Can't push back to Github

I’m new to github, and keep running into basic errors. Most tutorials seem to be missing something here or there, or more probably it’s me who’s missing something… 🙂

My workflow:

  • Follow renames when performing git subtree split
  • External git difftool is not working on windows
  • Can't get Multiple SSH keys to work for multiple github accounts
  • ansible: git module is hanging
  • Is it possible to create branch that is tracking non-existing remote
  • best way to handle many forks (and “sub-forks”) with Github?
  • "git init"
    "git clone ... " (github url)
    "git add ." (adds the entire directory. 

    I don’t understand why I would need
    to add something that I just cloned…
    Isn’t it obvious that these are the files I want to work with?)

    "git commit -m" this works.
    "git push" Now here the whole thing comes crashing down.

    I would expect that when you clone something from github, the “push” command would push your changes right back.

    But that does not seem to be the case. Git has no idea where my files came from? If I type "git push origin master” I get the error:

    fatal: No configured push destination.

    How do I create the push destination in such a way that it is exactly the same as where my files were cloned from?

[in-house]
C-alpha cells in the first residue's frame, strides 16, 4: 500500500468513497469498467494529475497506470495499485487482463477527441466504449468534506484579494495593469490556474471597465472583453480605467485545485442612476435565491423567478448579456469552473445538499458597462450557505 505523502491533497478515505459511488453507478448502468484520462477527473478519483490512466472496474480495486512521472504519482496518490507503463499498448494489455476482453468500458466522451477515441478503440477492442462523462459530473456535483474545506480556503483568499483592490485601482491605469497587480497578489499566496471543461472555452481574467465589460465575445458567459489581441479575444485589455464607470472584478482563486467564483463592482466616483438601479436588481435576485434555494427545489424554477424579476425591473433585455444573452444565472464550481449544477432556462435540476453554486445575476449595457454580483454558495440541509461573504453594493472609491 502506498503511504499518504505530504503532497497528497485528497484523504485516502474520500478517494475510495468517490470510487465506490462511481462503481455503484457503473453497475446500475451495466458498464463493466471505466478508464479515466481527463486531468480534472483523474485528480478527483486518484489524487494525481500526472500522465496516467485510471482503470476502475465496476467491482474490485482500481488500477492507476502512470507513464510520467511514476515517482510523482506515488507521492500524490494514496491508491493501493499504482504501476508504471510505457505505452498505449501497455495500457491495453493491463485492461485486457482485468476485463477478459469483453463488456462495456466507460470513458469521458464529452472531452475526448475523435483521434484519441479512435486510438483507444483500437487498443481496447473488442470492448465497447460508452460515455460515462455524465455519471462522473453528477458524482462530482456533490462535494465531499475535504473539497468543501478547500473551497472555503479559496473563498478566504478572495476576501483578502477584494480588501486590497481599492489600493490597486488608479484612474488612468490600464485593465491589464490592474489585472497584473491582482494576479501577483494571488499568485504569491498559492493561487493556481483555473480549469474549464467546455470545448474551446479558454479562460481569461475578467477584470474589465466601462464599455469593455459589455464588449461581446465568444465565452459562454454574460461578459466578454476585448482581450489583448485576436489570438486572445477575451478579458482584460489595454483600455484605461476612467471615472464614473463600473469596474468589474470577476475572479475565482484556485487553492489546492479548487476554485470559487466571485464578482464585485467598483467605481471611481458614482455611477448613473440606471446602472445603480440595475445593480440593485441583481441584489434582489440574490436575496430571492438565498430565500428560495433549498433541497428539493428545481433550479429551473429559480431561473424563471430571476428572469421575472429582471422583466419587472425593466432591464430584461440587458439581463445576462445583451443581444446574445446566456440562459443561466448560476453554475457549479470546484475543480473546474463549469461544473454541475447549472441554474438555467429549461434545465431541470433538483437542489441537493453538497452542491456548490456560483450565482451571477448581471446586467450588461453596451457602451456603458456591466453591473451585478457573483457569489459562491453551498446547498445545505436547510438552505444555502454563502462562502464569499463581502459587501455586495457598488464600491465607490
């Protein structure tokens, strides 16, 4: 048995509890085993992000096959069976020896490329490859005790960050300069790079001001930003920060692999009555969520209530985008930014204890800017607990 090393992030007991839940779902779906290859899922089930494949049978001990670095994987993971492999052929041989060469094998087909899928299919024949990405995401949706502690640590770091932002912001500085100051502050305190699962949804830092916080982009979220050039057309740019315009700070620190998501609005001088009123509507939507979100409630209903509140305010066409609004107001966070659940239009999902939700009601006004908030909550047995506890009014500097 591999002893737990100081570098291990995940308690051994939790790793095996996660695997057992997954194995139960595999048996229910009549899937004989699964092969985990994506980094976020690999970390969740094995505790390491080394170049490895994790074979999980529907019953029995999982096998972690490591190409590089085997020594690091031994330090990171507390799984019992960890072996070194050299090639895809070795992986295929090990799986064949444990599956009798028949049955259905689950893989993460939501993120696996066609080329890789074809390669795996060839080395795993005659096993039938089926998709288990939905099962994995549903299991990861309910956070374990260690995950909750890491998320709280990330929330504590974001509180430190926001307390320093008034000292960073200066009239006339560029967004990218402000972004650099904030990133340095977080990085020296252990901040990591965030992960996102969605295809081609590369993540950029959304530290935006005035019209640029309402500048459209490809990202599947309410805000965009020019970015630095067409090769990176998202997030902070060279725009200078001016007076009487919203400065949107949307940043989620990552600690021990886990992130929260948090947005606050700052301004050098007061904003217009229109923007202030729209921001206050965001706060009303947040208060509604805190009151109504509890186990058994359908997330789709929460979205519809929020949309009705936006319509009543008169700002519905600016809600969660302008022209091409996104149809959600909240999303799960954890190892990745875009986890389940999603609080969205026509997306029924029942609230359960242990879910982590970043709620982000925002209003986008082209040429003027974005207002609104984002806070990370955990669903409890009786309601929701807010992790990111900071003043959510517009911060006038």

• Pushing git repo files to server
  • What is the method in NGit to see if remote repo changed?
  • Can Git software (e.g. Gitbox, Github, SourceTree) use a remote repo instead of local?
  • Specify private SSH-key to use when executing shell command with or without Ruby?
  • Git (Windows) - failure cloning from a separate-git-dir repository
  • Determining how cvs2git converted CVS trees
  • 3 Solutions collect form web for “Can't push back to Github”

    It looks like you’re initializing a new repo and then doing some cloning, which can be confusing…

    1. moving to fresh folder so your previous work doesn’t create confusion
    2. clone from the github repo you want to work from
    3. cd into that repo and git status to make sure everything is in order

    You should only need to add, commit, and push after you’ve made changes. So try the rest of that workflow after you’re sure you’re in the repo you intended to clone. (instead of a new one you just created)

    Check out Learn Git Branching, it’s a great tutorial that helped me and a bunch of my colleagues.

    either run

    git init


    git clone ...

    not both!

    commit & push generally works better after any modification.

    You can also use git diff to find the difference between working directory & last commit.

    GitHub also provide tools for ease (in case u often get confused with cmd)

    Git Baby is a git and github fan, let's start git clone.